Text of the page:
In 1975 came the adventure of the Glomar Explorer, in which the CIA wasted a half a billion green ones, which was money in those days, in secret communion with a totally lunatic Howard Hughes, to fail to retrieve most of an ancient Soviet submarine that the Navy didn’t want.
In 1967 the Israelis attacked the spy ship Liberty and killed 142 sailors, because the intelligence community was too stupid to protect its ships. In 1968 the North Koreans grabbed the spy ship Pueblo, whose highly trained crew didn’t manage to destroy their secret thingamawhatsses, because the intel community was too stupid to protect its ships. In 2007 the Chinese forced down an NSA spy plane, which, as usual, didn’t destroy its secrets.
Vietnam. Here we have another example of the intelligence geek’s consistent inability to do what should be a primary duty: to tell the government the likely consequences of a given policy—with disastrous consequences. Washington blundered into that war with no idea that the Viets might fight, that the war might cost a decade, 60,000 dead soldiers, and eventually be lost. Had Langley and Meade not read Bernard Fall, or heard of Dien Bien Phu?
During Vietnam, there was the Son Tay raid. Son Tay was a suburb of Hanoi where a large number of American prisoners were held. The military made a brilliant raid that would have gotten them out, except that intel hadn’t noticed that the prisoners had been moved to another location. For the prisoners the results were disastrous, since they would not get another chance.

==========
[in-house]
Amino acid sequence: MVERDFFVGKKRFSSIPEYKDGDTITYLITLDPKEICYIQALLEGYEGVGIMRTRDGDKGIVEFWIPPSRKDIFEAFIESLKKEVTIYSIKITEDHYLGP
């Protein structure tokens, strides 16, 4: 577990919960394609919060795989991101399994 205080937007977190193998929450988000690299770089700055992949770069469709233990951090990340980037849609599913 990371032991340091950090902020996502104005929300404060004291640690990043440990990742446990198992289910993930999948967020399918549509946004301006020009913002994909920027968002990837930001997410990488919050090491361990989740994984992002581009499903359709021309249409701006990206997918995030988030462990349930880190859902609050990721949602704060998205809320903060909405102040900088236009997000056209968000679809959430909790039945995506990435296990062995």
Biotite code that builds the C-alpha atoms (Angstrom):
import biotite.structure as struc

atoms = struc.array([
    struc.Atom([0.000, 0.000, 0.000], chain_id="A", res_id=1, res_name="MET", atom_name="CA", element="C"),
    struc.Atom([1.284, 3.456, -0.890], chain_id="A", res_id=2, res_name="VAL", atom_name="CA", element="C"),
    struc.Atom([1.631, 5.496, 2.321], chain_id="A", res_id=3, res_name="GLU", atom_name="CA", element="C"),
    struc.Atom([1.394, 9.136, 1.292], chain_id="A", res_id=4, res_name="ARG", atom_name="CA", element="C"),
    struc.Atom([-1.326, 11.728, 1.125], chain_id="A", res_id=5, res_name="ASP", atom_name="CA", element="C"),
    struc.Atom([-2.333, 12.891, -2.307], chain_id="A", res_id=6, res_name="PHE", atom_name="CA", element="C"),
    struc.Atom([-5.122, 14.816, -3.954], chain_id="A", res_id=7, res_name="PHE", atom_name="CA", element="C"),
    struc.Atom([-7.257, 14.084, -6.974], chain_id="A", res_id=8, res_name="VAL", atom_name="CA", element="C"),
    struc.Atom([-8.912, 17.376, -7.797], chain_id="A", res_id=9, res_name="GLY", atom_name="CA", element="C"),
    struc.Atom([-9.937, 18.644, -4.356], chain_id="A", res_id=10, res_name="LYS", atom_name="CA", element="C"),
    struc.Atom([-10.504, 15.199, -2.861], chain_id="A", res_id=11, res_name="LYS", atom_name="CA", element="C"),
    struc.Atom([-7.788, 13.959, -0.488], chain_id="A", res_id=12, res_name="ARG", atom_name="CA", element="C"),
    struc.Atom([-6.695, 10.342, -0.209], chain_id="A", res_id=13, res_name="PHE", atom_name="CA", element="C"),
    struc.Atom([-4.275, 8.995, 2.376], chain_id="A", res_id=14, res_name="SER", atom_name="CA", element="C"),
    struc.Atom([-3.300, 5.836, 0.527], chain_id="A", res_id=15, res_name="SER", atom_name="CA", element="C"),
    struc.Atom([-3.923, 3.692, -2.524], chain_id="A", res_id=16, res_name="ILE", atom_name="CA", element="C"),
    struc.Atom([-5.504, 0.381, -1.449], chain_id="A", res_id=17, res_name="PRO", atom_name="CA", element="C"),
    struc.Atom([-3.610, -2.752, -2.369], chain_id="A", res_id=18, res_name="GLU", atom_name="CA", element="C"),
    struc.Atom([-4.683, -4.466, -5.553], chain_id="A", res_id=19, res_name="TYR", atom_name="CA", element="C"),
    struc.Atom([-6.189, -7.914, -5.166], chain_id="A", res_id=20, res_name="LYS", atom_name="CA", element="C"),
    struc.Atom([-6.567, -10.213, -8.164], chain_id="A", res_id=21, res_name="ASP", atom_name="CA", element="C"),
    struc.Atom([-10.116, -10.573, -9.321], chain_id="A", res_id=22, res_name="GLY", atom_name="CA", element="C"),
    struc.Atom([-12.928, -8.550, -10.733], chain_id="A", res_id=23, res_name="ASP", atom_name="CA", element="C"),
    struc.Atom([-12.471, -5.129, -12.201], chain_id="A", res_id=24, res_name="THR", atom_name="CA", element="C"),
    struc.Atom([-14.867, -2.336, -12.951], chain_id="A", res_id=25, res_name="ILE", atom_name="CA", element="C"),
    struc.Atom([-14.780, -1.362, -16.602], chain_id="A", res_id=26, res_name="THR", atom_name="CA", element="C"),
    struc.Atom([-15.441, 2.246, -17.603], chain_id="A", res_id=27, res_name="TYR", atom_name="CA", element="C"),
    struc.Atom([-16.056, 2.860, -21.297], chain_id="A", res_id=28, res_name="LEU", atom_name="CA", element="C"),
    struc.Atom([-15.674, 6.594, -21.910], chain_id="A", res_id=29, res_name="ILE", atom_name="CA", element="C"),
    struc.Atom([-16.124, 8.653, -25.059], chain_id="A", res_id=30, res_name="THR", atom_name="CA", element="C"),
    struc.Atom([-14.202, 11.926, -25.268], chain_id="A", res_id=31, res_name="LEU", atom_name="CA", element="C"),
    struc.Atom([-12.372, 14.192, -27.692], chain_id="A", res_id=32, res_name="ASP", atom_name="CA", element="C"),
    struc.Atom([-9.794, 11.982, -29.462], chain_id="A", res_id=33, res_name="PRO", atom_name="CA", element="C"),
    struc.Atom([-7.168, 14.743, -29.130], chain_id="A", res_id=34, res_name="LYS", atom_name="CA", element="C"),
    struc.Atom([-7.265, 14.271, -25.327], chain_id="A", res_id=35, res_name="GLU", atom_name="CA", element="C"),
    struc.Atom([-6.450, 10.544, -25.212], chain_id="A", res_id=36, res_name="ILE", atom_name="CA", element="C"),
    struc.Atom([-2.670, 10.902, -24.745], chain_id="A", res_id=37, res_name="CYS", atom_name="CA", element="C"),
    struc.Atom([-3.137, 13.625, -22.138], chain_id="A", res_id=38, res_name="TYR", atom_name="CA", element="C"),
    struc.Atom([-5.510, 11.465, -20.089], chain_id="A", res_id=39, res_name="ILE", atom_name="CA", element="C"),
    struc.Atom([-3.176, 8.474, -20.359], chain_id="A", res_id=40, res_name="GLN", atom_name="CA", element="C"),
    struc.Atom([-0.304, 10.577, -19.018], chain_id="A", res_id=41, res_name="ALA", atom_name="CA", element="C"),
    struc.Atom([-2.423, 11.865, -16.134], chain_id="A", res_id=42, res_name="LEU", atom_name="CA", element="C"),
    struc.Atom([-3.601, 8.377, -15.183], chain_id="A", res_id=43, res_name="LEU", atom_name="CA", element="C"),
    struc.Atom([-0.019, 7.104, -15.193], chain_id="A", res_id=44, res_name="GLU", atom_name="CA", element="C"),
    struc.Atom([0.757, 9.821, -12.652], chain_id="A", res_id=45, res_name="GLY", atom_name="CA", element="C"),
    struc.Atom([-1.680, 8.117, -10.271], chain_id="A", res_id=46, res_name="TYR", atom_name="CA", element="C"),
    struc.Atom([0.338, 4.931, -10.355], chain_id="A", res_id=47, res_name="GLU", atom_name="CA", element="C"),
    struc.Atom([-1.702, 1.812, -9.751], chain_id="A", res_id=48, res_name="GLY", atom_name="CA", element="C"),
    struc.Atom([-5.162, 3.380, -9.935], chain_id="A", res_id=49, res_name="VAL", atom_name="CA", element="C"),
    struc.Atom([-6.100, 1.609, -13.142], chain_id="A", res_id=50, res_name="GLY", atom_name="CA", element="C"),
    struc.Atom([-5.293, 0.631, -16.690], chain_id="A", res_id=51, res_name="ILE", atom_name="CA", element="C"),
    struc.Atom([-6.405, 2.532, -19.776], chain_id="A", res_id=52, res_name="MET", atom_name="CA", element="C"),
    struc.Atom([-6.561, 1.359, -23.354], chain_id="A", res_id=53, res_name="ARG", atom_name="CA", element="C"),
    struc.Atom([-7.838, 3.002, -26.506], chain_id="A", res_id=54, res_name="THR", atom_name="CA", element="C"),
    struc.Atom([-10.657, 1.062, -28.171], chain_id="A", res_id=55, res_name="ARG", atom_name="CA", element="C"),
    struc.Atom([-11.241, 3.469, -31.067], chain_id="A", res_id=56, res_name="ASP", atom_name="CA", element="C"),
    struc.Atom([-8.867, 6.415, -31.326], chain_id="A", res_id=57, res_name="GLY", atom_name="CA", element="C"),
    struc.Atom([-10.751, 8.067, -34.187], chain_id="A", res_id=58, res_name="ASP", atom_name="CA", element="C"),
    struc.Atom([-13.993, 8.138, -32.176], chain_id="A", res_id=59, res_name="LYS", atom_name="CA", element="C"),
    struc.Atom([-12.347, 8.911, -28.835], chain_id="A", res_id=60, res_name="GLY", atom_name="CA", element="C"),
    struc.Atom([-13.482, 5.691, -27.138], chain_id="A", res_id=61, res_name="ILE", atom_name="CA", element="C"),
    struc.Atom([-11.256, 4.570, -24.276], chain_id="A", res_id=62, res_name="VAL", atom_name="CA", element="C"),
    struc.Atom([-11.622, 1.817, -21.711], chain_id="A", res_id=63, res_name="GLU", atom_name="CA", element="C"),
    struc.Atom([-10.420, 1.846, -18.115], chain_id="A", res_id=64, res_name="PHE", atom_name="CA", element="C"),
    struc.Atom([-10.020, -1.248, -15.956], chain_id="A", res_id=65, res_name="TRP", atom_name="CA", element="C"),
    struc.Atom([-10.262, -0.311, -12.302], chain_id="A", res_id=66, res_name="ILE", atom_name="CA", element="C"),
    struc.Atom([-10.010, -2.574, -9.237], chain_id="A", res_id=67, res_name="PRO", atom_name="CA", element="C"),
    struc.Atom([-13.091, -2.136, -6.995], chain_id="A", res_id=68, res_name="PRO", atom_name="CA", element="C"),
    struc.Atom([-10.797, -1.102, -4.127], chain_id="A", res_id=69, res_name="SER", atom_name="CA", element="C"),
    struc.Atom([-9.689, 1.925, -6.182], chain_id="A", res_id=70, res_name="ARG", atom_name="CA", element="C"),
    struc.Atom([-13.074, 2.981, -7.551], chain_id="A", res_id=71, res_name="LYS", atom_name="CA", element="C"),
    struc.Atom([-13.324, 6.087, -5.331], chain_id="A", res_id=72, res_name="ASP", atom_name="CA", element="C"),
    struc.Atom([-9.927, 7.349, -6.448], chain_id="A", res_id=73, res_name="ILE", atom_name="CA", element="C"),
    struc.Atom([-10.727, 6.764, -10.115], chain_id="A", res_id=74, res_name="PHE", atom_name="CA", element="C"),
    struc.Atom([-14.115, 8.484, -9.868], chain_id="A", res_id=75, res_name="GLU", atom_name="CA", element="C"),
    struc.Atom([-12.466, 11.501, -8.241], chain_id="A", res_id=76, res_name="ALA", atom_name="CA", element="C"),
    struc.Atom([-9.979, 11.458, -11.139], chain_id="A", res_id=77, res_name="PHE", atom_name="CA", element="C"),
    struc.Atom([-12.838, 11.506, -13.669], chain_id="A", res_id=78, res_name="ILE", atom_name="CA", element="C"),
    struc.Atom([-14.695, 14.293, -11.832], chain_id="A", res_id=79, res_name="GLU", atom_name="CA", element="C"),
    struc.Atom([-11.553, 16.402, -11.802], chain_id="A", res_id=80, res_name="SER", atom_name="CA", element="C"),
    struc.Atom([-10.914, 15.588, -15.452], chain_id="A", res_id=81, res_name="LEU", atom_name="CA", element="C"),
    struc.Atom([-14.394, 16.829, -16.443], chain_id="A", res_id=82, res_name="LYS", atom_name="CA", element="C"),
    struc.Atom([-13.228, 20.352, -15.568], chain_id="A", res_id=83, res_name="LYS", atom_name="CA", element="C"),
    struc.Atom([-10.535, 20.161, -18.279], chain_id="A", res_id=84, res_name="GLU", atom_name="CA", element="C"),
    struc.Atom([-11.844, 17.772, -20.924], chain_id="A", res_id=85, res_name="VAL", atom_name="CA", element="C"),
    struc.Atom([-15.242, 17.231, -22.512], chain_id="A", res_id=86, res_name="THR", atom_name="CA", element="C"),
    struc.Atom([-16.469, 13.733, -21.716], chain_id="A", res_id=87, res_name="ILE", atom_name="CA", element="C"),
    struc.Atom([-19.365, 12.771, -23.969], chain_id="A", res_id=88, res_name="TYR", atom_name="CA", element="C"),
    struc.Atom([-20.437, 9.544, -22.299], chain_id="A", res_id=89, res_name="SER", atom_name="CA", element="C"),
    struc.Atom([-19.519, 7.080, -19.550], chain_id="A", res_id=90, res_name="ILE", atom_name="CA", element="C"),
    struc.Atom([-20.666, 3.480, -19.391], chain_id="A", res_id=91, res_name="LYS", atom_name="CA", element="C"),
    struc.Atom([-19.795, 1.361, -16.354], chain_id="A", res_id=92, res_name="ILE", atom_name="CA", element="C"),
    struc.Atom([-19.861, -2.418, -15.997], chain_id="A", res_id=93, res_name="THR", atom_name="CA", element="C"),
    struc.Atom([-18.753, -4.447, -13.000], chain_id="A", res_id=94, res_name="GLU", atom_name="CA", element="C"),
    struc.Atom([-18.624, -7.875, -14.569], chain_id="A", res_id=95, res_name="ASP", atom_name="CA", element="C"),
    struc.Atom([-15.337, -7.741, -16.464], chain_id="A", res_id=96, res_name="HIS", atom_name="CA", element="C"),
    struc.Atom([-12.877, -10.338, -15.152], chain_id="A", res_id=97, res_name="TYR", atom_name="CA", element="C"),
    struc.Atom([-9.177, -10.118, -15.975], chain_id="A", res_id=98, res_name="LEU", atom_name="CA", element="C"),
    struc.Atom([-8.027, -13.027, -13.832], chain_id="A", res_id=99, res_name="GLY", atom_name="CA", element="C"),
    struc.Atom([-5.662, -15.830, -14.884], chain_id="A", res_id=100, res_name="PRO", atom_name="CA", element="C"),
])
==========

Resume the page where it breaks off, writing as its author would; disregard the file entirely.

But the supreme contribution of the spookoweeners to that war was to be taken utterly by surprise by Tet, the queen-sacrifice move that lost the war for the US. Disastrouser and disastrouser.
In the Yugoslavian mess, the US managed to bomb the Chinese embassy in Belgrade because it didn’t know where it was. Gilbert and Sullivan. Check the telephone book, maybe?
The spooks were astonished when the Berlin Wall went up, and again when it came down. They did not predict the collapse of the Soviet Union, their principal object of study. What do these guys do all day?
They did not detect the pack of Saudis who dropped those towers in New York—with disastrous results. Nor had they detected the earlier attempt on the towers with a truck bomb.
Iraq? Again, they had no idea how Arabs might react. I guess they had never heard of Israel and the Palestinians. They figured it would be a walk in the park, with disastrous results.